Habwe Heads To Stony Brook

Habwe Heads To Stony Brook

LEXINGTON’S OMAR Habwe dribbles down the court during a game for Mount St. Mary’s University. Habwe is transferring to Stony Brook University for his final collegiate basketball season. (Mount St. Mary’s photo by David Sinclair)

Lexington Native Excited About New Hoops Journey

Lexington native Omar Habwe, a Division I basketball player, signed with Stony Brook University in New York last Wednesday as a graduate transfer from Mount St. Mary’s University in Maryland.

Habwe, 21, said in a phone interview on Saturday that he’s transferring because it’s “a new opportunity for me.” Habwe, a liberal studies major, noted that he is preparing to enter graduate school and likes what Stony Brook has to offer. He added that Stony Brook head coach Geno Ford “was very energetic. He really knew my game from the get-go.” Habwe has not met Ford in-person and hasn’t been to the school for a visit, but has spoken with Ford on the phone, and the head coach and his assistants went to the transfer portal to get Habwe’s stats.

In a press release sent out last Wednesday, Ford said Habwe “is a fantastic addition to our program. He has size, athleticism and skill that will make us better. … He will bring that mature, veteran locker room presence that championship teams have, and we are excited to have him on board.”

A 6-foot-6-inch, 225-pound forward, Habwe appeared in 90 games during his three years at Mount St. Mary’s, starting in 26 games. Habwe averaged 19 minutes a game during his career for the Mountaineers. After a successful sophomore season, his minutes went down his junior season, but he was an efficient scorer, averaging 6.3 points per game and shooting 39.7 percent from the field and 34.1 percent (30-of-88) from 3-point range.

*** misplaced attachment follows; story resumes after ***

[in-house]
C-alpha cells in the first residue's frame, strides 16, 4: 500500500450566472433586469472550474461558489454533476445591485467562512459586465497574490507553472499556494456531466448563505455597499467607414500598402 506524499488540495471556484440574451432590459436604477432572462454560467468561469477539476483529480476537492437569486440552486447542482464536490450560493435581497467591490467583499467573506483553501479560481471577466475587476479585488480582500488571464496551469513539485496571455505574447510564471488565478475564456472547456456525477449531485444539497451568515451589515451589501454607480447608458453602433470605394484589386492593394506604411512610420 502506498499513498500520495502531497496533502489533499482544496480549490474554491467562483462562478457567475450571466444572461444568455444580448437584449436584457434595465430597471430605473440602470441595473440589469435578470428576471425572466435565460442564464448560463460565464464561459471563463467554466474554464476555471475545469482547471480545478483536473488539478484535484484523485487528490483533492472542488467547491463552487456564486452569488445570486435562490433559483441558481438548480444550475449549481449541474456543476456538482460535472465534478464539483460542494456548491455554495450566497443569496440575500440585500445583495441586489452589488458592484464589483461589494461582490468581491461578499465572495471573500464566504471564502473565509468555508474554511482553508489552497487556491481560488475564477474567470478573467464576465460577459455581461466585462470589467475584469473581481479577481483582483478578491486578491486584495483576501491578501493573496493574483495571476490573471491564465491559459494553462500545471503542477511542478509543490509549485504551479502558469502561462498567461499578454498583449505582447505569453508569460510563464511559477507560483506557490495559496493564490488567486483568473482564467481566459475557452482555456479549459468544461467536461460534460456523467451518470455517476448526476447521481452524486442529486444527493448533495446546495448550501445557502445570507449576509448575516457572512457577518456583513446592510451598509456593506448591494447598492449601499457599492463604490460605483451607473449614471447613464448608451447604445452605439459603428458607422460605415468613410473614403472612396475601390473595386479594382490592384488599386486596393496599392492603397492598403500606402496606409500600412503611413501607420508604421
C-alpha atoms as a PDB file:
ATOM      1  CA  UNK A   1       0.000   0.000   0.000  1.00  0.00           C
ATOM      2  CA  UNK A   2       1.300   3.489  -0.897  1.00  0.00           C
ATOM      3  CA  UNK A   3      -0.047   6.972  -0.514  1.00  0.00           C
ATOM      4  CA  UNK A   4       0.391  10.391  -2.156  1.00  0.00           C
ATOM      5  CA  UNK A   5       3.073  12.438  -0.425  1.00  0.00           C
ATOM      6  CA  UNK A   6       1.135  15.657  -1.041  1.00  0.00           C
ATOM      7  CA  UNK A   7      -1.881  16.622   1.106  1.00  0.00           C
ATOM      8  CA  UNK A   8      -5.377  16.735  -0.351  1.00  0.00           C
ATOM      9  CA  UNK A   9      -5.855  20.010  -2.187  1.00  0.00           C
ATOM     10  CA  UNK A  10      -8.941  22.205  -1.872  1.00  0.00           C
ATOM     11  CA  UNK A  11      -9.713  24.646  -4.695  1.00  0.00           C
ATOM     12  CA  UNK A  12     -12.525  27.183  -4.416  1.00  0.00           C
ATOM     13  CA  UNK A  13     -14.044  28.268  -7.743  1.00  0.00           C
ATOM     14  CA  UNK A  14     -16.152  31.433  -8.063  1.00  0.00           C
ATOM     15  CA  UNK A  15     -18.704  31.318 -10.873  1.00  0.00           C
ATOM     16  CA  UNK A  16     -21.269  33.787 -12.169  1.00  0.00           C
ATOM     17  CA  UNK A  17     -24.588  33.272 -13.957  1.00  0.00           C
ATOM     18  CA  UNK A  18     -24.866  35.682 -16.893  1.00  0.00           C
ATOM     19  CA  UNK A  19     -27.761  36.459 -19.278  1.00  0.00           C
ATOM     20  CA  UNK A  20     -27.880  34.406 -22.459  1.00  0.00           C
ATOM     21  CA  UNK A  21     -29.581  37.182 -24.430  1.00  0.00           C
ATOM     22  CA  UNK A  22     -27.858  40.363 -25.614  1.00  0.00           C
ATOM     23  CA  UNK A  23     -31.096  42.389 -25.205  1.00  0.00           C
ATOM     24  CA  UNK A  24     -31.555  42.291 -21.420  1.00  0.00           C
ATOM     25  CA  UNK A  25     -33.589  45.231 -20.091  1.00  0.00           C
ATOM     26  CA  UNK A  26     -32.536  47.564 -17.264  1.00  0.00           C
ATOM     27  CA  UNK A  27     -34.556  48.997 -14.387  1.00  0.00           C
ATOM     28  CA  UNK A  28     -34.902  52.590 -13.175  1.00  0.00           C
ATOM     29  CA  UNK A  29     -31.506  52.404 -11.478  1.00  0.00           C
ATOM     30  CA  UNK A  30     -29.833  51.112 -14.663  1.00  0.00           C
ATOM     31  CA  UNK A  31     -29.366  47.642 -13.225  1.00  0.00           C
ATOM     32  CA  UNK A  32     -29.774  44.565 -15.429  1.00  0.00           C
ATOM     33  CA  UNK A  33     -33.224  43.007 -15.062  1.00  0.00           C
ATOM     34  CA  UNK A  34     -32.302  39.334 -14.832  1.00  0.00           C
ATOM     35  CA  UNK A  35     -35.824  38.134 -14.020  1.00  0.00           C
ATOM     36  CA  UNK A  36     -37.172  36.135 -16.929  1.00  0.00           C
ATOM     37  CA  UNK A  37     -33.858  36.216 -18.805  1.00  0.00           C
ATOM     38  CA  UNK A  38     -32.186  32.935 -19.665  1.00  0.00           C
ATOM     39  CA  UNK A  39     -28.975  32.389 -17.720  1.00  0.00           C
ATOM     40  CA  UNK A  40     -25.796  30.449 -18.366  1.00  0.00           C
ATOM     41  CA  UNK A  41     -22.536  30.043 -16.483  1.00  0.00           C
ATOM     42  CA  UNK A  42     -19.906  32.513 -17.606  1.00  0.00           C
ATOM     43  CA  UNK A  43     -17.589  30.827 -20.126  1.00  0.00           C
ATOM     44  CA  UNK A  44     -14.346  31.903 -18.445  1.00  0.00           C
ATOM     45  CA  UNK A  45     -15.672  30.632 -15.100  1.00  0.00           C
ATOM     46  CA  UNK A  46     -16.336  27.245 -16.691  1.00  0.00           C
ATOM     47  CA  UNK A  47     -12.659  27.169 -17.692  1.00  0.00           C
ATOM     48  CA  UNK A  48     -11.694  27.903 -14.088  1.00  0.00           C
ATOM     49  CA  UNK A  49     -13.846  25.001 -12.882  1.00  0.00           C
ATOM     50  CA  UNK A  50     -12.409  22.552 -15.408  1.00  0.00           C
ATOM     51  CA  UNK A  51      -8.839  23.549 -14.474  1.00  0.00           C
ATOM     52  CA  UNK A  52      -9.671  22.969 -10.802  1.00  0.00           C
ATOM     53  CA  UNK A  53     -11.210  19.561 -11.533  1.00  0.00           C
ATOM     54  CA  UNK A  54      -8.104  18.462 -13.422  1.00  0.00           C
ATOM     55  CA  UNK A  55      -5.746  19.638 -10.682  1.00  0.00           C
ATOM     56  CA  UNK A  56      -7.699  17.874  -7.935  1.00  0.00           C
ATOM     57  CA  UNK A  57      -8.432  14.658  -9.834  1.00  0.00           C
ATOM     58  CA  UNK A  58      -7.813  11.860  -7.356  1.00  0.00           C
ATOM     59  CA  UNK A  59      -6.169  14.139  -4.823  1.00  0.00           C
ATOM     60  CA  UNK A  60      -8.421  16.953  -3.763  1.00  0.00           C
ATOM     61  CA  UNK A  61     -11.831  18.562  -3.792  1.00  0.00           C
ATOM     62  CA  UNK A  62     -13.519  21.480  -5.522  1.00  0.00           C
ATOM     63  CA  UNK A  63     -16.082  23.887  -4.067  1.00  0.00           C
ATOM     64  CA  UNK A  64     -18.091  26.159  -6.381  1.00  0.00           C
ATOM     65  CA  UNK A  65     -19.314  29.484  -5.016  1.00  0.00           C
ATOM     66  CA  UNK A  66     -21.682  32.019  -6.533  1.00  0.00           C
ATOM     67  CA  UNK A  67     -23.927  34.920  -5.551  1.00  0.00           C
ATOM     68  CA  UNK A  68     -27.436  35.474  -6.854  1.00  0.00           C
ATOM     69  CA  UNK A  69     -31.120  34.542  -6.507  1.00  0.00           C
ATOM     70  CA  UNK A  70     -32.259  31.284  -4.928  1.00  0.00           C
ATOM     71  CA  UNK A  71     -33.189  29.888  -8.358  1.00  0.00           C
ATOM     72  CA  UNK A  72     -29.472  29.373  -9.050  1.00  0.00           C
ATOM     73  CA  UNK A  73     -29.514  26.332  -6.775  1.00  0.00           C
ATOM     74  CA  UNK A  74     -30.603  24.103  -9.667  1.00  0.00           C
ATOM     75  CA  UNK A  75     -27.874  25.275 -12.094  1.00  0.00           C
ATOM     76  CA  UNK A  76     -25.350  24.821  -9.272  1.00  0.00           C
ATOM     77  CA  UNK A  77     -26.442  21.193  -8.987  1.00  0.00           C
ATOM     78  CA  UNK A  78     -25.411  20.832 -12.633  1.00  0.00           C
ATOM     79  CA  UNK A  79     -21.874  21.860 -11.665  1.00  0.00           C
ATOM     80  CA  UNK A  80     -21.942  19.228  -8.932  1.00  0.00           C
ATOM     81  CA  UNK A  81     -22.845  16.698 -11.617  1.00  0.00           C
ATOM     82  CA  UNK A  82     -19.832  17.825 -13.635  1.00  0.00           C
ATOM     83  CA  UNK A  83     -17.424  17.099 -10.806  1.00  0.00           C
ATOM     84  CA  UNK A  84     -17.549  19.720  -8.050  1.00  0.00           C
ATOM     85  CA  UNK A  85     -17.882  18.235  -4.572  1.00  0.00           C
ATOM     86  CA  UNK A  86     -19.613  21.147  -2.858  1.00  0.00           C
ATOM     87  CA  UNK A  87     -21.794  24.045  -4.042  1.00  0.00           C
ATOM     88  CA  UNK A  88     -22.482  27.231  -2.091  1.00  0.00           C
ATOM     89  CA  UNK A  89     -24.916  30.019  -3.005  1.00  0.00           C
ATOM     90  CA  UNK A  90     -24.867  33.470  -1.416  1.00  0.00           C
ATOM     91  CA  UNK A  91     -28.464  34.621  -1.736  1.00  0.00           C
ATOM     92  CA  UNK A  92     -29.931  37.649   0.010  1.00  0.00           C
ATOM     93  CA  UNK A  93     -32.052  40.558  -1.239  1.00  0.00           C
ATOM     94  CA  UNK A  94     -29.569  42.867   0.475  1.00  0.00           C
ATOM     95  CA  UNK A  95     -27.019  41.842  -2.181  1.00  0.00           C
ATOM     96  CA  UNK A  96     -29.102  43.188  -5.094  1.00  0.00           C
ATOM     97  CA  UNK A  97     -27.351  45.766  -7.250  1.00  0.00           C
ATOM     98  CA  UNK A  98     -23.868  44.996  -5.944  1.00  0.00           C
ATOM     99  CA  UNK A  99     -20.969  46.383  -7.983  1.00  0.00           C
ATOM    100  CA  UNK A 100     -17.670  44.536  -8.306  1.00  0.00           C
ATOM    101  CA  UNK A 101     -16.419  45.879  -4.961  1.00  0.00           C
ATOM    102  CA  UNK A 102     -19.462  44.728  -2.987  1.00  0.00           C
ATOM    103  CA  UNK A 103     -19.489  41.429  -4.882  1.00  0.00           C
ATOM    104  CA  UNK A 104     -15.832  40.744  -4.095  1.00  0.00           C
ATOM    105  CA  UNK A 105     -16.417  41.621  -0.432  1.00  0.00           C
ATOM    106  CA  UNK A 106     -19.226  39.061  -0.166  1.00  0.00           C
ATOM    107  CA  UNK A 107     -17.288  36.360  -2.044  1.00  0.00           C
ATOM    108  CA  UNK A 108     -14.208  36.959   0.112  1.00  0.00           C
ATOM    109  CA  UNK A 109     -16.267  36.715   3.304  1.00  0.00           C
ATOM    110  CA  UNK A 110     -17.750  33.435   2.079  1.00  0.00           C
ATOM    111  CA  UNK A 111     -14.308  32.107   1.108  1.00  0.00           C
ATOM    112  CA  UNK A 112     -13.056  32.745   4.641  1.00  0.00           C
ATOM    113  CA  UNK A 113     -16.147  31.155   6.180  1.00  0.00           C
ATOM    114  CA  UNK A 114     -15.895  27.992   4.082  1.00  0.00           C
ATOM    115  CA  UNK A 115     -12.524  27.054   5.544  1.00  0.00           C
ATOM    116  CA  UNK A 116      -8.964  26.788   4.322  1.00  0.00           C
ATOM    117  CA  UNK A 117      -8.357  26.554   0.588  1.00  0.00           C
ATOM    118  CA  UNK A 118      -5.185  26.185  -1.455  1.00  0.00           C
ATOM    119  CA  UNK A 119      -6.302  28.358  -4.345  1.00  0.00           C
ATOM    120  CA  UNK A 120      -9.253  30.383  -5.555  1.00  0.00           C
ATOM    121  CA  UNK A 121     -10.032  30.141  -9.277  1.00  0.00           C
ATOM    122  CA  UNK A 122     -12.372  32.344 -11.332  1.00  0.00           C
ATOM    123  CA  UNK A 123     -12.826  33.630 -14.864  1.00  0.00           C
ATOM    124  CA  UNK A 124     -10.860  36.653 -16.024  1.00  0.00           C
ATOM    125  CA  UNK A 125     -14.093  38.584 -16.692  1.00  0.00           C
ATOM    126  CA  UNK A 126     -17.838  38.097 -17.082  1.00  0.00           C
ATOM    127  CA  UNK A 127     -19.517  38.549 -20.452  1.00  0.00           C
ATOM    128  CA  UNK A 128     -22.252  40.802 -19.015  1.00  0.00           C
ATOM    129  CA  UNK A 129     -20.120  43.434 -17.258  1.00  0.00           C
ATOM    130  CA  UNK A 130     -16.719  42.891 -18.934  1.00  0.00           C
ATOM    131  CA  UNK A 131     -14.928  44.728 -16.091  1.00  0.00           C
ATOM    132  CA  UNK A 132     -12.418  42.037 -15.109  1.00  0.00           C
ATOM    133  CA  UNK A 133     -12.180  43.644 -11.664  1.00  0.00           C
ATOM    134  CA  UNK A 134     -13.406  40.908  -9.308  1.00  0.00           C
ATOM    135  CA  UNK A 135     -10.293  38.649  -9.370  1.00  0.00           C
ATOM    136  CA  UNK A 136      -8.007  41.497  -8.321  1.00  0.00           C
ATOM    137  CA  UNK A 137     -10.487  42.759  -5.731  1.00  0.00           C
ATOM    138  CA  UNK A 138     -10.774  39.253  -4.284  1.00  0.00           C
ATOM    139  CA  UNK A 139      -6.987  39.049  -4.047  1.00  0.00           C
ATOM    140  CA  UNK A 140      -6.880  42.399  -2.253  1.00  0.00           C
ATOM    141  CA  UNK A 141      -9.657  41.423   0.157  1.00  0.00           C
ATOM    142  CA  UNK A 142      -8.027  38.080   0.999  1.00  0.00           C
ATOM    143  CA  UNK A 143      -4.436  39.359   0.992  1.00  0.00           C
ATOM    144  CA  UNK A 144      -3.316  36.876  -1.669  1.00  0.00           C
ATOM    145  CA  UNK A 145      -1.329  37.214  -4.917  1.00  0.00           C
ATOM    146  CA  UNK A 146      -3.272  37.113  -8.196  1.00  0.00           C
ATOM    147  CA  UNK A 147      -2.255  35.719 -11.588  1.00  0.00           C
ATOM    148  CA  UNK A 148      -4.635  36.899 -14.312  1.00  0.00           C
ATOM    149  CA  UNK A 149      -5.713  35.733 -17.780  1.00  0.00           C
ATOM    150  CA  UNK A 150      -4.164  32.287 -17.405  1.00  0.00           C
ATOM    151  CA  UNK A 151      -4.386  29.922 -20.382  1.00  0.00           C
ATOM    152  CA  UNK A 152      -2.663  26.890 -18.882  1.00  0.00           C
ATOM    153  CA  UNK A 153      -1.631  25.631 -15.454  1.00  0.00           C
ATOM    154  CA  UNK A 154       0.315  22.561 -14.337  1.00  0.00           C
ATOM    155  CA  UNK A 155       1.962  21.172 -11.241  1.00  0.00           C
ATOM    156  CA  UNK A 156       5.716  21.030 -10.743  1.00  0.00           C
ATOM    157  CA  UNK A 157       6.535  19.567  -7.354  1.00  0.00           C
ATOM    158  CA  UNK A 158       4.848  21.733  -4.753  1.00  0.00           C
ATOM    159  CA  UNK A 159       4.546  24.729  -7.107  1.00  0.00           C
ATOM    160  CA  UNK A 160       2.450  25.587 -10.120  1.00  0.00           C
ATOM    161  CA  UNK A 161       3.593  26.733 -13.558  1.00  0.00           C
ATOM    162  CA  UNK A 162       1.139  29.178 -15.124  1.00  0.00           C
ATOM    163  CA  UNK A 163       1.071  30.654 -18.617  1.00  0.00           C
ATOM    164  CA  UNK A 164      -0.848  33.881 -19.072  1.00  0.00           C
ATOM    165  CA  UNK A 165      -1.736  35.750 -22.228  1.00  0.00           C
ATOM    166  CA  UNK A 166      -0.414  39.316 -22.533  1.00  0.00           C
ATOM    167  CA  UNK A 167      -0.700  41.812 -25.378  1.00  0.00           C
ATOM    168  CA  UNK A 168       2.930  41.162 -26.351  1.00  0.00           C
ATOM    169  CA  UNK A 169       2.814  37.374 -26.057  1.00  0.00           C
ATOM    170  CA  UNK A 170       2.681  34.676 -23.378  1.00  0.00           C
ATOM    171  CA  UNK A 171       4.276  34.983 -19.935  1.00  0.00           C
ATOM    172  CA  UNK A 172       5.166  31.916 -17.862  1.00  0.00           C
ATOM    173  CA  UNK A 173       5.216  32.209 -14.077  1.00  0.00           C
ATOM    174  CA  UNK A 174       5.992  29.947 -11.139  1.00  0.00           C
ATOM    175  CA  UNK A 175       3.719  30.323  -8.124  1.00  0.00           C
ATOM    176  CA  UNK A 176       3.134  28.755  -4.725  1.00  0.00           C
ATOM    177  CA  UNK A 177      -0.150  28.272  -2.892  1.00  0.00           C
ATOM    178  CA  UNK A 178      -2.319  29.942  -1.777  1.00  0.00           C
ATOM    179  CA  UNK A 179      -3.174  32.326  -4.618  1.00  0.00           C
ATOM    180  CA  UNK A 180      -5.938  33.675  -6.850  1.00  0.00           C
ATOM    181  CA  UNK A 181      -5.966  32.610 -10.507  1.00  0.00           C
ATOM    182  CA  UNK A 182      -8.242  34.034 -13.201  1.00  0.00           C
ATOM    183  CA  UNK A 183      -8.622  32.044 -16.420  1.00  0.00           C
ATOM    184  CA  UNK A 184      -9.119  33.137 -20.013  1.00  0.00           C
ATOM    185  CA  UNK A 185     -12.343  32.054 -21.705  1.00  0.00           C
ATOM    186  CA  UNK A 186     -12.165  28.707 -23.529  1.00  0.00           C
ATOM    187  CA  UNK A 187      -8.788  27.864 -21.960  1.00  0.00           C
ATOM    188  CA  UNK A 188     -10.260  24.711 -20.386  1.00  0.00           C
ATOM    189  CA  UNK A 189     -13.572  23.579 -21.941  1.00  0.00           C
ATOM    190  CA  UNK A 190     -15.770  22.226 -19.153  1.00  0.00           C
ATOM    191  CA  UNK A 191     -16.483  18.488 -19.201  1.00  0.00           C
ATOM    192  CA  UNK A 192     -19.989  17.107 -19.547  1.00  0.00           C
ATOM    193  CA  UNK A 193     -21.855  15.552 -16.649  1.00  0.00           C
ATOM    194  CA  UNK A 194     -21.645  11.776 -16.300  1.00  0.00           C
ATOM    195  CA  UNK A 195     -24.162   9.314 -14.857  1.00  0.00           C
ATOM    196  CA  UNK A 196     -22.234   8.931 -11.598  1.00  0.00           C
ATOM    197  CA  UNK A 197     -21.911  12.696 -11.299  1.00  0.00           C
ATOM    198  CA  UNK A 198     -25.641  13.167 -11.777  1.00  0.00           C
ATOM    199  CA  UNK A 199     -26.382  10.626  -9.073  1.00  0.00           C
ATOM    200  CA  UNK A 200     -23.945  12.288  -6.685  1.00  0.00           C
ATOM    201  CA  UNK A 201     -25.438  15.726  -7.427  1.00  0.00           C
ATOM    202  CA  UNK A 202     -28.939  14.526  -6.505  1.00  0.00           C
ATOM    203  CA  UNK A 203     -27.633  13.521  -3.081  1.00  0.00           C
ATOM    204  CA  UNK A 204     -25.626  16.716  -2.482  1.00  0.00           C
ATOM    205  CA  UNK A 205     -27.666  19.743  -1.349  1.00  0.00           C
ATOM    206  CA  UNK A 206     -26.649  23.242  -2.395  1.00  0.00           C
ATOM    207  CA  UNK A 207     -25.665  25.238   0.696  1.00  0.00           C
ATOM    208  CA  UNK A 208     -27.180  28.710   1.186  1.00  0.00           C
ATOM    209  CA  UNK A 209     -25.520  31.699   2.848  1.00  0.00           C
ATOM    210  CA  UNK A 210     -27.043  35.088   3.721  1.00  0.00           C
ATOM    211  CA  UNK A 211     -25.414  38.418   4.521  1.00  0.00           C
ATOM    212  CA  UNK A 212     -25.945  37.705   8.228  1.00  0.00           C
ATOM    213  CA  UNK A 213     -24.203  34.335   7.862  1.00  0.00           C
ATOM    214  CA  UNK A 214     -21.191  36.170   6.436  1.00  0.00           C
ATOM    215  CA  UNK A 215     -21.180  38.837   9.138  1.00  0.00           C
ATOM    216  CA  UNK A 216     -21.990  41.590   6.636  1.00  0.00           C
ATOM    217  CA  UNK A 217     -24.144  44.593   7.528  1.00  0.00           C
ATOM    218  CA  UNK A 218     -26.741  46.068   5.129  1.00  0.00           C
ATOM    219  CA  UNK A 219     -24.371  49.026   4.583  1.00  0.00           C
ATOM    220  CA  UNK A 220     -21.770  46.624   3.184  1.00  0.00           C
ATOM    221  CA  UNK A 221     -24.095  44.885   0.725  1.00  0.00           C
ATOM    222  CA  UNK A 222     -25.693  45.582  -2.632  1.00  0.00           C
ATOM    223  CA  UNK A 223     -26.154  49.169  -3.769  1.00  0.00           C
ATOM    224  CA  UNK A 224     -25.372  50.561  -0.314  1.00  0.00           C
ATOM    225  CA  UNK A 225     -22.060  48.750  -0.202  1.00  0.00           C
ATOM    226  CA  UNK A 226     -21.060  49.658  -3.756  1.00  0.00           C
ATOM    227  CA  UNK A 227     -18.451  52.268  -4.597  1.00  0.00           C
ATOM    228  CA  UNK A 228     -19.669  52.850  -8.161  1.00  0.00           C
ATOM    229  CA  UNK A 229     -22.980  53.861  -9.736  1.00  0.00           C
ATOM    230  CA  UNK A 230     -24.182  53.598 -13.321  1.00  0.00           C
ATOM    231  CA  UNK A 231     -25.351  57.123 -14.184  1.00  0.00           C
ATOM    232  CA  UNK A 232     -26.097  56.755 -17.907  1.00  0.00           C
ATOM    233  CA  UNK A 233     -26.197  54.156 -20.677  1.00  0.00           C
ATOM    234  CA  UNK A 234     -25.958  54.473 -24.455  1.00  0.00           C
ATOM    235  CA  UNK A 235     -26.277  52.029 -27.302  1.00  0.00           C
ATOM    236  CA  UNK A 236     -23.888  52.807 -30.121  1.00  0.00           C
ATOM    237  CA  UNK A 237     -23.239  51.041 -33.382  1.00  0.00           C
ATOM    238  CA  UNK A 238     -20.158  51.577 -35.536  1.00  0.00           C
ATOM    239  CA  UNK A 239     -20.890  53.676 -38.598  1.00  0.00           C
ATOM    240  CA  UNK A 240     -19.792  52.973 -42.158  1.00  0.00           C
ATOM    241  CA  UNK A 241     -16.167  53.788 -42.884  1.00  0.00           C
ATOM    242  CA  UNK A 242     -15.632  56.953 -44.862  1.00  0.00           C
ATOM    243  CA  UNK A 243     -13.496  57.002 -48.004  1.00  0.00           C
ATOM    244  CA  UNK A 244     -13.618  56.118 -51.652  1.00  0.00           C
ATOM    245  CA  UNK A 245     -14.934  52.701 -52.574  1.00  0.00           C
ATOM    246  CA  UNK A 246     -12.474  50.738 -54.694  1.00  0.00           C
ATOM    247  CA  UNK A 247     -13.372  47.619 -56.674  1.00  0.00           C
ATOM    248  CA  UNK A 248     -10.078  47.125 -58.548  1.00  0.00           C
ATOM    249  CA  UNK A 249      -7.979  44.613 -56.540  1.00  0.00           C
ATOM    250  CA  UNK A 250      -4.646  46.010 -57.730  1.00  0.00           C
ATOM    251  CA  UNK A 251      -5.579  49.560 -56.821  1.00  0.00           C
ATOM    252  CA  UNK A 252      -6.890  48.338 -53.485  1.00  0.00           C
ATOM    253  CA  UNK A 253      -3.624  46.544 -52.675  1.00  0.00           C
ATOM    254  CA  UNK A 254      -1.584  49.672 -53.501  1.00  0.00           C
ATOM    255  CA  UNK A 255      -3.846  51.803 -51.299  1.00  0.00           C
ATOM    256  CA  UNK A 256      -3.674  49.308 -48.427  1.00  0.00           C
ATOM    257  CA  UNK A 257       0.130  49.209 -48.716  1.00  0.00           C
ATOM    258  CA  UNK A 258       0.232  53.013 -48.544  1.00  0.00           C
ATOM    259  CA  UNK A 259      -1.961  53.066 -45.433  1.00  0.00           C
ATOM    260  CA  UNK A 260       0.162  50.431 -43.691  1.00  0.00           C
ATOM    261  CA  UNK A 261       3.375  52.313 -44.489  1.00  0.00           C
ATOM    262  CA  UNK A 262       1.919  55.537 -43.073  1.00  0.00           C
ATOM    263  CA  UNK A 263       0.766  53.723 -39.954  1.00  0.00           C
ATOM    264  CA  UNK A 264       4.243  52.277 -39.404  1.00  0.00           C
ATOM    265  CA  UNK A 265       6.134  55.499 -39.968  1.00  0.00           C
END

Habwe scored in double figures five times this past winter, with a season-high of 17 points, and averaged 3.3 rebounds per game, with a season-high of nine rebounds and a career-high of 17 boards as a sophomore. The Mountaineers had an overall record this season of 11-21 and a Northeast Conference record of 7-11. The Mountaineers’ season concluded with a 61-59 loss to Sacred Heart in the MEC quarterfinals on March 4, about two weeks before the decision was made to end the college basketball season early due to the coronavirus.

For the 2019-20 season, Stony Brook had an overall record of 20-13 and an American East Conference record of 10-6.

The Seawolves ended the season with a 64-58 loss to Hartford in the conference semifinals. At Stony Brook, Habwe joins a promising pair of experienced perimeter forwards in Andrew Garcia and Mouhamadou Gueye.

Habwe will conclude the spring semester at Mount St. Mary’s taking online classes, and he has two more classes to take this summer in order to graduate. He hopes to do an internship in broadcast marketing this year as well, possibly involving professional sports teams, and he noted that the schedule depends on when the coronavirus will allow for games to resume.

Habwe keeps in touch with his family back in Lexington and came back to visit last week. His mother is Rebecca Richmond, and his stepfather is Dana Richmond. Habwe’s younger brother, Jaden Richmond, is a sophomore at Rockbridge County High School who doesn’t play basketball but is a lineman for the varsity football team.

Although he only enrolled at RCHS for his freshman year, 2013-14, Habwe learned a lot from RCHS head basketball coach Darrell Plogger. Habwe played junior varsity basketball for RCHS when he was an eighth-grader at Lylburn Downing Middle School, and he became a versatile player for the Wildcats. As a freshman, Habwe averaged 16.1 points and 10.7 rebounds per game. “Mostly it was a big stepping point, learning how to just move and be mobile,” Habwe said of his time at RCHS.

After his freshman year, Habwe transferred to Saint James School, an Episcopal boarding school in Hagerstown, Md., where he was a three-year starter. He finished with 1,158 career points in high school, eighth all-time at Saint James.

Habwe said he feels the Maryland school prepared him well for college.

Habwe said his strengths are being “very versatile on the floor. I can guard any position that you put me in.” He is also a strong rebounder and shooter, inside and outside.

While he is not practicing with teammates during the coronavirus pandemic, Habwe has a basketball court where he practices on his own, and he’s been running and doing other cardio exercise to stay healthy.

Looking forward to playing for the Seawolves, Habwe said, “I’m excited. My family is excited. I’m a high-energy guy. I’m just ready to get up there and start this new journey.”

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